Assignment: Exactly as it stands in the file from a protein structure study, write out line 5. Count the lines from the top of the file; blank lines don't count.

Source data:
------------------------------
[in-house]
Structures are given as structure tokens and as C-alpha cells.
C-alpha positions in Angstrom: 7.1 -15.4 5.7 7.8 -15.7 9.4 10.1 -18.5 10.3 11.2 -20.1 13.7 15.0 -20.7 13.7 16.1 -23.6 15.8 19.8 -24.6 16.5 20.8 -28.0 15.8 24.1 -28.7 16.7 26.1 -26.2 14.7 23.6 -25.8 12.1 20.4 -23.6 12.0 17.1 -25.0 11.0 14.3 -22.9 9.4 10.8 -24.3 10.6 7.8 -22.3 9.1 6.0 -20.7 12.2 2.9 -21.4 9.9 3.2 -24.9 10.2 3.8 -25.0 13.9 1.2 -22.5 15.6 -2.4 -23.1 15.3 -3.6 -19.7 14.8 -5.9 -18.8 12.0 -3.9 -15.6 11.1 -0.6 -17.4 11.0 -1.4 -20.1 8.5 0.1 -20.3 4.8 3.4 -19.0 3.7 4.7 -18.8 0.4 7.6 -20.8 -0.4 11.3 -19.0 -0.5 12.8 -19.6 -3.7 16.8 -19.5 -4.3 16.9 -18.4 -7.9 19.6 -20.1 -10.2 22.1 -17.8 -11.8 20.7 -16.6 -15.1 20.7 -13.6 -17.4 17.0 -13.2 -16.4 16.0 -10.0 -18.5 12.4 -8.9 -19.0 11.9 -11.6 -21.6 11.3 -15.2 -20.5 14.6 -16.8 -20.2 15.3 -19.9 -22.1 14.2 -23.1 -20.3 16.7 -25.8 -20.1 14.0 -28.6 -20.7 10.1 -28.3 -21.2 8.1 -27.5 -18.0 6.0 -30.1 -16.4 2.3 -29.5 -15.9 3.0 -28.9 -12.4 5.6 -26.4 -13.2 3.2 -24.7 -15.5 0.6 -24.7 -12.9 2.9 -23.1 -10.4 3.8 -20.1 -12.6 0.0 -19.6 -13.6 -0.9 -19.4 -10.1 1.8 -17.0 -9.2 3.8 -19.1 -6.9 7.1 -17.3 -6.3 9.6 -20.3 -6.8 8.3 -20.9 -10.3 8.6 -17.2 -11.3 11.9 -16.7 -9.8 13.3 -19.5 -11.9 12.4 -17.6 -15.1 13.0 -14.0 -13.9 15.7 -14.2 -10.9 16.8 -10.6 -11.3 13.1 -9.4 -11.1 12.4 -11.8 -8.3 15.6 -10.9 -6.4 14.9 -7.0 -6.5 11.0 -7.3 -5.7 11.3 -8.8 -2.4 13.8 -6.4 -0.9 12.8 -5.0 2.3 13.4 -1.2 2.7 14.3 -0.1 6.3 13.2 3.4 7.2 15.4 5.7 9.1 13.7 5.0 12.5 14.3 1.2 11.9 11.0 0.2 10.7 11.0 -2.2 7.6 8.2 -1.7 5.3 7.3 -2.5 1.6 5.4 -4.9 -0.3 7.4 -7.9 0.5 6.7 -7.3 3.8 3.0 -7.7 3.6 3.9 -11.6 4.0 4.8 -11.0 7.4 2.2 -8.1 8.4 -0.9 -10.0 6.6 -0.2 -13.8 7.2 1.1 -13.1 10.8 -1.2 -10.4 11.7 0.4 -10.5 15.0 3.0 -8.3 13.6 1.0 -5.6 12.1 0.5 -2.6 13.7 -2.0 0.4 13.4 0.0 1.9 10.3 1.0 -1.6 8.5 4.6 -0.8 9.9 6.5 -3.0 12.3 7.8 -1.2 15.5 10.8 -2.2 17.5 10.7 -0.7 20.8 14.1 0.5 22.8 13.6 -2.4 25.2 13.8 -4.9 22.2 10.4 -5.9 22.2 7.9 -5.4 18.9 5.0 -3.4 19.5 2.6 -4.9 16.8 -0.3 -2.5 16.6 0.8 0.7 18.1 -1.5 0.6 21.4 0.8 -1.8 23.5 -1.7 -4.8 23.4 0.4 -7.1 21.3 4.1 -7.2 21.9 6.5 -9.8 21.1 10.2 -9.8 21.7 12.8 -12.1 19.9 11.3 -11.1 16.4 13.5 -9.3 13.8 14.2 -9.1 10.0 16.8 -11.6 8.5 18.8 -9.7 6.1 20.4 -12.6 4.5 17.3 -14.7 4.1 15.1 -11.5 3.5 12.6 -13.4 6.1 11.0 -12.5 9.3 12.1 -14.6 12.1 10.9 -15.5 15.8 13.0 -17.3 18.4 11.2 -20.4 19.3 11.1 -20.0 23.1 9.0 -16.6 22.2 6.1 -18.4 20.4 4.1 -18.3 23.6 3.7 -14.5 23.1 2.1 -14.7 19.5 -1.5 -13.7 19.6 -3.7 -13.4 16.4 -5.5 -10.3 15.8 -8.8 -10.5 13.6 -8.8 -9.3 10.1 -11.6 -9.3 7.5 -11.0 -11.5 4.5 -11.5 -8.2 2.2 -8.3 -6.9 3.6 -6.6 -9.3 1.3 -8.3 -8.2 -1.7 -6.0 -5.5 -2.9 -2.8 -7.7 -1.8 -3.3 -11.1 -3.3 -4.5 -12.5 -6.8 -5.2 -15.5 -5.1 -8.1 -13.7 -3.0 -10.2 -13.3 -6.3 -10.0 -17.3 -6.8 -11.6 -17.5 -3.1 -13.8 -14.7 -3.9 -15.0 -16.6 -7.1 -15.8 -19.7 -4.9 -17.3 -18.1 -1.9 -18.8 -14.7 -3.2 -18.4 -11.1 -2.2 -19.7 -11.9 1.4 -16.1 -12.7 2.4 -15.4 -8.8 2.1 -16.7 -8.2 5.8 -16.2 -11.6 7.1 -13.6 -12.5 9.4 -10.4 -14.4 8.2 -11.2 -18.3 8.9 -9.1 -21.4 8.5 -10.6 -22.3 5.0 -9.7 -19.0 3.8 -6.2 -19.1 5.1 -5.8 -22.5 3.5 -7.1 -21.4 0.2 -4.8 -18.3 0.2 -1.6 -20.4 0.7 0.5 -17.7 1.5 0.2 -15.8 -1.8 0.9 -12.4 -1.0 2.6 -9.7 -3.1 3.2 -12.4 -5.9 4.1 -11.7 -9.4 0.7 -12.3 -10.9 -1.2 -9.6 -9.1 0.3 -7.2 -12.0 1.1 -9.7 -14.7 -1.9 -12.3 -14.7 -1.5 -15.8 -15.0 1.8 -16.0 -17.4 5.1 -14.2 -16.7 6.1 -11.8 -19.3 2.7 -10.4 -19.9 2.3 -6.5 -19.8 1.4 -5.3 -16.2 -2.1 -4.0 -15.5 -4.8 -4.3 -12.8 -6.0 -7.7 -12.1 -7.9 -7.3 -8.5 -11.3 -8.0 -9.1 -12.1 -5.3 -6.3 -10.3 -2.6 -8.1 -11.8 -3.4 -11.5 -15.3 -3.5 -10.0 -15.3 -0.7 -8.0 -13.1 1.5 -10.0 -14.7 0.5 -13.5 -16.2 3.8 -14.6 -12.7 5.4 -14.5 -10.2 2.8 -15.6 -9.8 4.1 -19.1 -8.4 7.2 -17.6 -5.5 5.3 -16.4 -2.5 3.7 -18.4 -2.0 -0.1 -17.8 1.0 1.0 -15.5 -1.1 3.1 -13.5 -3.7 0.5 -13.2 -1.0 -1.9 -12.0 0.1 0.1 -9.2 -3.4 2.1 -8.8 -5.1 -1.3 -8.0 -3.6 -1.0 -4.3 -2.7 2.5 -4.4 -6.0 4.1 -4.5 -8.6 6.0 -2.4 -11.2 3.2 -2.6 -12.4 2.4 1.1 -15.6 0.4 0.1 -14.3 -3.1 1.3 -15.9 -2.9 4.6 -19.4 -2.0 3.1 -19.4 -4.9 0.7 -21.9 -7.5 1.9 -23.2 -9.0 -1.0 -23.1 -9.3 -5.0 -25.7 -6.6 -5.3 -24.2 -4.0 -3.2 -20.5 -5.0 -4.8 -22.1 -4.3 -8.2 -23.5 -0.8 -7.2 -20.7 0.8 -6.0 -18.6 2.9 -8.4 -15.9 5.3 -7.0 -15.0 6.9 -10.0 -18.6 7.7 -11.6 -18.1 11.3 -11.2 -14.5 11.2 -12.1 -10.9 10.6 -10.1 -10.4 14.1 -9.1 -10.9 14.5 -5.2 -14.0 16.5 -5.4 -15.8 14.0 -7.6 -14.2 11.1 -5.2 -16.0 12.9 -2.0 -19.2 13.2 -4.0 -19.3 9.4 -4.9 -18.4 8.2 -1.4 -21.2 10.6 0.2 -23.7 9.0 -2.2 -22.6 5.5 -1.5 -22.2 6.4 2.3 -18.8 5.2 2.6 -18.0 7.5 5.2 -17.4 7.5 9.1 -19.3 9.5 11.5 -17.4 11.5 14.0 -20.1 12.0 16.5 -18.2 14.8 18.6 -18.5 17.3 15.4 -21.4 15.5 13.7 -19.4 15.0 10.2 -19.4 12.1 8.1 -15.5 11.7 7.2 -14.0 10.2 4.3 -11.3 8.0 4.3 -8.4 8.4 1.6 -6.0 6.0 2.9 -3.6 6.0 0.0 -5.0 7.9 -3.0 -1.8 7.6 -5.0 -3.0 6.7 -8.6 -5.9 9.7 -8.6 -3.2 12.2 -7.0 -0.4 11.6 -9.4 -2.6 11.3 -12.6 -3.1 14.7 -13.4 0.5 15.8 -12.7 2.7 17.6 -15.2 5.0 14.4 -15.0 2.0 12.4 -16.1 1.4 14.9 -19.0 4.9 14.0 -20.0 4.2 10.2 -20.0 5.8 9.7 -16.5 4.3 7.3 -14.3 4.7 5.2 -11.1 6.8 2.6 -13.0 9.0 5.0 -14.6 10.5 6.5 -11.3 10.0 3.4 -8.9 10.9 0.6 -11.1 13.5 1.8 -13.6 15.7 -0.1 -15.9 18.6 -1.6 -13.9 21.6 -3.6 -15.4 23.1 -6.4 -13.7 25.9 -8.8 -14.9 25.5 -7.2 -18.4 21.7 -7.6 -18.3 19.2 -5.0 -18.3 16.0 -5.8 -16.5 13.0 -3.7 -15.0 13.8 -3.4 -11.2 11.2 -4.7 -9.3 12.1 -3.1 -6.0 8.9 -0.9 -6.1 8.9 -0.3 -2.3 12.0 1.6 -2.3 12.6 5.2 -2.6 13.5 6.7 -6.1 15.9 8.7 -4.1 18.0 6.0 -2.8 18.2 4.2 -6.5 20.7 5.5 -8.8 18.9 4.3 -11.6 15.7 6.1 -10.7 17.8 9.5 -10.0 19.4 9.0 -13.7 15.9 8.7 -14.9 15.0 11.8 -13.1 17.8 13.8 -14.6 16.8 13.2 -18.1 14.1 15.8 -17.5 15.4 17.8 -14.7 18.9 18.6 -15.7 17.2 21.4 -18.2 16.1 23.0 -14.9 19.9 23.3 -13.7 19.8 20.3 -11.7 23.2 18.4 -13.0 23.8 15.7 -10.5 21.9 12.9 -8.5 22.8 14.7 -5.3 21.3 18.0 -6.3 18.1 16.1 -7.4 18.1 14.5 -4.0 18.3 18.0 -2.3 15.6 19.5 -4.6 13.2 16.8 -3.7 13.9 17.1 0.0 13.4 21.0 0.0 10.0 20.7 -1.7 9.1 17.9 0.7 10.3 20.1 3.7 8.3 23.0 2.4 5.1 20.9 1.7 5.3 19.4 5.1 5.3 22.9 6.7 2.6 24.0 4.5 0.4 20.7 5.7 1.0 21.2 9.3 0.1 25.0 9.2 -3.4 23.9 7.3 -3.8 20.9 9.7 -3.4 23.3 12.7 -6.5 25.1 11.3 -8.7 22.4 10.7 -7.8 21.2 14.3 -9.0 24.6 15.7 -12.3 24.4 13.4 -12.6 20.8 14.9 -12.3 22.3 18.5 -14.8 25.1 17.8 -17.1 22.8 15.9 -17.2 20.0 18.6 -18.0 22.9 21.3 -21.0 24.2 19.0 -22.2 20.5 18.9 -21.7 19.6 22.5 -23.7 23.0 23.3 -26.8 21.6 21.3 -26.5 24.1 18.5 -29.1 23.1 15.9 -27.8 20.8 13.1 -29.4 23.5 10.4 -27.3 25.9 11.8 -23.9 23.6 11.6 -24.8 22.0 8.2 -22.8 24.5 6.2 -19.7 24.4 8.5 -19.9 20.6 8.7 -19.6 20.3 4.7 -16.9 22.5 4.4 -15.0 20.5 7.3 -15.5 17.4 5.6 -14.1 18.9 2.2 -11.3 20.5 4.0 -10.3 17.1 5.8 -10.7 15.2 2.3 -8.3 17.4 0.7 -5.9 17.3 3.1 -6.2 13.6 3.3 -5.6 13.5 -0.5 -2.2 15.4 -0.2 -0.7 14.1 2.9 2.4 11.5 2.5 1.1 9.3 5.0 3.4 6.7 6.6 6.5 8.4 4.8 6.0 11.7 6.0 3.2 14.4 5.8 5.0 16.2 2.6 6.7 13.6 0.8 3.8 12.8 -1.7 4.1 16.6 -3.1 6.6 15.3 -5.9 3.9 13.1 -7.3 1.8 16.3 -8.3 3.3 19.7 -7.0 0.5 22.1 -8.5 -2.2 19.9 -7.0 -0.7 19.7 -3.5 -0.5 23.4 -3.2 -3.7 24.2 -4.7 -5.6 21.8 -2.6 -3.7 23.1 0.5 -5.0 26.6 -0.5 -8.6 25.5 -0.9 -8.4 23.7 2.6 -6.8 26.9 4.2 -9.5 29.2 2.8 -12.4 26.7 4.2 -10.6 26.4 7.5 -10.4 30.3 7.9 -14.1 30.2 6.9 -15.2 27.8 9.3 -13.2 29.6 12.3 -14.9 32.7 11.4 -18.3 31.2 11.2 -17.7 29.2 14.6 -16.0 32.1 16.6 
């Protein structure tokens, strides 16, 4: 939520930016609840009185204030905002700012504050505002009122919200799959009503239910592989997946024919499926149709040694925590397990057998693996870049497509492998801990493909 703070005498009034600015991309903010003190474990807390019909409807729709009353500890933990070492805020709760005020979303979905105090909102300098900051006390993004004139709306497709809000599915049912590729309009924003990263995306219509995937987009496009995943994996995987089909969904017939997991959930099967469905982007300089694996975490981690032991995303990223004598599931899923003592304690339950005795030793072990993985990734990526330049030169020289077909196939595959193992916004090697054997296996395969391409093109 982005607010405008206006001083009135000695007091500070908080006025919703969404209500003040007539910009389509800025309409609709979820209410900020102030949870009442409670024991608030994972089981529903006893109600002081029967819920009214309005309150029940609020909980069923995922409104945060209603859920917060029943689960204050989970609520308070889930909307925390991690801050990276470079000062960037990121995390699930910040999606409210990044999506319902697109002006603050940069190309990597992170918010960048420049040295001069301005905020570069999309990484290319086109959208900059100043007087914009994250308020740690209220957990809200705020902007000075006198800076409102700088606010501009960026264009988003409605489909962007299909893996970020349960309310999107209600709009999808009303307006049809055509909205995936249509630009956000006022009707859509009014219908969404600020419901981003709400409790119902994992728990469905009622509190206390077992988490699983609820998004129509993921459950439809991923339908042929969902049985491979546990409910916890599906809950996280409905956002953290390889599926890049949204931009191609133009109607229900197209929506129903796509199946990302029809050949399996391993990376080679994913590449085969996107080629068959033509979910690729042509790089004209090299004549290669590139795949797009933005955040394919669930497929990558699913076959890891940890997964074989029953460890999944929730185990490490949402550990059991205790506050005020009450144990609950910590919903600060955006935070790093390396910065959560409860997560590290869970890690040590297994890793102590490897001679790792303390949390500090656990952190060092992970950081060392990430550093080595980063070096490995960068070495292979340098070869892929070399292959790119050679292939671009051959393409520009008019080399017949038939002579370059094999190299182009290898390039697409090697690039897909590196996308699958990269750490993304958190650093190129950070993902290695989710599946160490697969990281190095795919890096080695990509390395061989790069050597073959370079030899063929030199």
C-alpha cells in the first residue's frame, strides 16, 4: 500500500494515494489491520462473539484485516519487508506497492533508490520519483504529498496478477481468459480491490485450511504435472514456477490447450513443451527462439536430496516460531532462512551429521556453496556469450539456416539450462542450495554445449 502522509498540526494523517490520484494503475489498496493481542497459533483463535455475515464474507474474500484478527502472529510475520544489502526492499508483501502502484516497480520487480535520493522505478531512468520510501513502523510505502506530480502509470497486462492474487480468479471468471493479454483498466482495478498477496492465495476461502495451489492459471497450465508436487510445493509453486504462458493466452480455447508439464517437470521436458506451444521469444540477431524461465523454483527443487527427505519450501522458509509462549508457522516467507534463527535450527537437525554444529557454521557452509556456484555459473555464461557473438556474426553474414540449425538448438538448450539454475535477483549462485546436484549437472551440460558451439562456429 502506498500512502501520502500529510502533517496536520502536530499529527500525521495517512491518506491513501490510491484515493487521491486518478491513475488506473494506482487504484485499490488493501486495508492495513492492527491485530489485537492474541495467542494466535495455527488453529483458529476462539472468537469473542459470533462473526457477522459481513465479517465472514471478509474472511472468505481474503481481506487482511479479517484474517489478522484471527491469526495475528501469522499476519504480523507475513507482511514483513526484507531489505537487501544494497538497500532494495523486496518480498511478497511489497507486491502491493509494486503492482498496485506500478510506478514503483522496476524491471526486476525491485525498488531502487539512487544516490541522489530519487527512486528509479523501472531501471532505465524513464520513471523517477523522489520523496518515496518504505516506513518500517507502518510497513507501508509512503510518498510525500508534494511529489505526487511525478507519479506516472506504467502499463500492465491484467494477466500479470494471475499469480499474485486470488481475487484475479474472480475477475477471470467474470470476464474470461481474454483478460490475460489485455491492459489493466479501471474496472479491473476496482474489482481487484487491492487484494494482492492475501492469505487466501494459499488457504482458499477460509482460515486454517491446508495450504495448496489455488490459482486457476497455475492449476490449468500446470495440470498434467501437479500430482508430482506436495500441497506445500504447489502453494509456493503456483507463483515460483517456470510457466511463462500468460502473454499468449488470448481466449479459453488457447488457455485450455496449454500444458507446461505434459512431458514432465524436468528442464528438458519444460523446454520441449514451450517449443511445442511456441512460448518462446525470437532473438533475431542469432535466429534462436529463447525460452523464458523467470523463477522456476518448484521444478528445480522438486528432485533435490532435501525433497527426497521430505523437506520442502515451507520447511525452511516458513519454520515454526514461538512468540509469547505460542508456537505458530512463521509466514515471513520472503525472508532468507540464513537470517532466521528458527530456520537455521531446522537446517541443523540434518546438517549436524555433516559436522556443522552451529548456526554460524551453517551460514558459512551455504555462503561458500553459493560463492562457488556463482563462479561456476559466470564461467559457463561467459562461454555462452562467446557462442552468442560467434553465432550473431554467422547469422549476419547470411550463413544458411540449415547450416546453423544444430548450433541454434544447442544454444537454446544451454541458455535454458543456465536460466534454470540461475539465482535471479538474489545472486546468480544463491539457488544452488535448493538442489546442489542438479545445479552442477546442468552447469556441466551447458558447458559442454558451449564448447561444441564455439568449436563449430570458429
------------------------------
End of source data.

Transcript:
C-alpha cells in the first residue's frame, strides 16, 4: 500500500494515494489491520462473539484485516519487508506497492533508490520519483504529498496478477481468459480491490485450511504435472514456477490447450513443451527462439536430496516460531532462512551429521556453496556469450539456416539450462542450495554445449 502522509498540526494523517490520484494503475489498496493481542497459533483463535455475515464474507474474500484478527502472529510475520544489502526492499508483501502502484516497480520487480535520493522505478531512468520510501513502523510505502506530480502509470497486462492474487480468479471468471493479454483498466482495478498477496492465495476461502495451489492459471497450465508436487510445493509453486504462458493466452480455447508439464517437470521436458506451444521469444540477431524461465523454483527443487527427505519450501522458509509462549508457522516467507534463527535450527537437525554444529557454521557452509556456484555459473555464461557473438556474426553474414540449425538448438538448450539454475535477483549462485546436484549437472551440460558451439562456429 502506498500512502501520502500529510502533517496536520502536530499529527500525521495517512491518506491513501490510491484515493487521491486518478491513475488506473494506482487504484485499490488493501486495508492495513492492527491485530489485537492474541495467542494466535495455527488453529483458529476462539472468537469473542459470533462473526457477522459481513465479517465472514471478509474472511472468505481474503481481506487482511479479517484474517489478522484471527491469526495475528501469522499476519504480523507475513507482511514483513526484507531489505537487501544494497538497500532494495523486496518480498511478497511489497507486491502491493509494486503492482498496485506500478510506478514503483522496476524491471526486476525491485525498488531502487539512487544516490541522489530519487527512486528509479523501472531501471532505465524513464520513471523517477523522489520523496518515496518504505516506513518500517507502518510497513507501508509512503510518498510525500508534494511529489505526487511525478507519479506516472506504467502499463500492465491484467494477466500479470494471475499469480499474485486470488481475487484475479474472480475477475477471470467474470470476464474470461481474454483478460490475460489485455491492459489493466479501471474496472479491473476496482474489482481487484487491492487484494494482492492475501492469505487466501494459499488457504482458499477460509482460515486454517491446508495450504495448496489455488490459482486457476497455475492449476490449468500446470495440470498434467501437479500430482508430482506436495500441497506445500504447489502453494509456493503456483507463483515460483517456470510457466511463462500468460502473454499468449488470448481466449479459453488457447488457455485450455496449454500444458507446461505434459512431458514432465524436468528442464528438458519444460523446454520441449514451450517449443511445442511456441512460448518462446525470437532473438533475431542469432535466429534462436529463447525460452523464458523467470523463477522456476518448484521444478528445480522438486528432485533435490532435501525433497527426497521430505523437506520442502515451507520447511525452511516458513519454520515454526514461538512468540509469547505460542508456537505458530512463521509466514515471513520472503525472508532468507540464513537470517532466521528458527530456520537455521531446522537446517541443523540434518546438517549436524555433516559436522556443522552451529548456526554460524551453517551460514558459512551455504555462503561458500553459493560463492562457488556463482563462479561456476559466470564461467559457463561467459562461454555462452562467446557462442552468442560467434553465432550473431554467422547469422549476419547470411550463413544458411540449415547450416546453423544444430548450433541454434544447442544454444537454446544451454541458455535454458543456465536460466534454470540461475539465482535471479538474489545472486546468480544463491539457488544452488535448493538442489546442489542438479545445479552442477546442468552447469556441466551447458558447458559442454558451449564448447561444441564455439568449436563449430570458429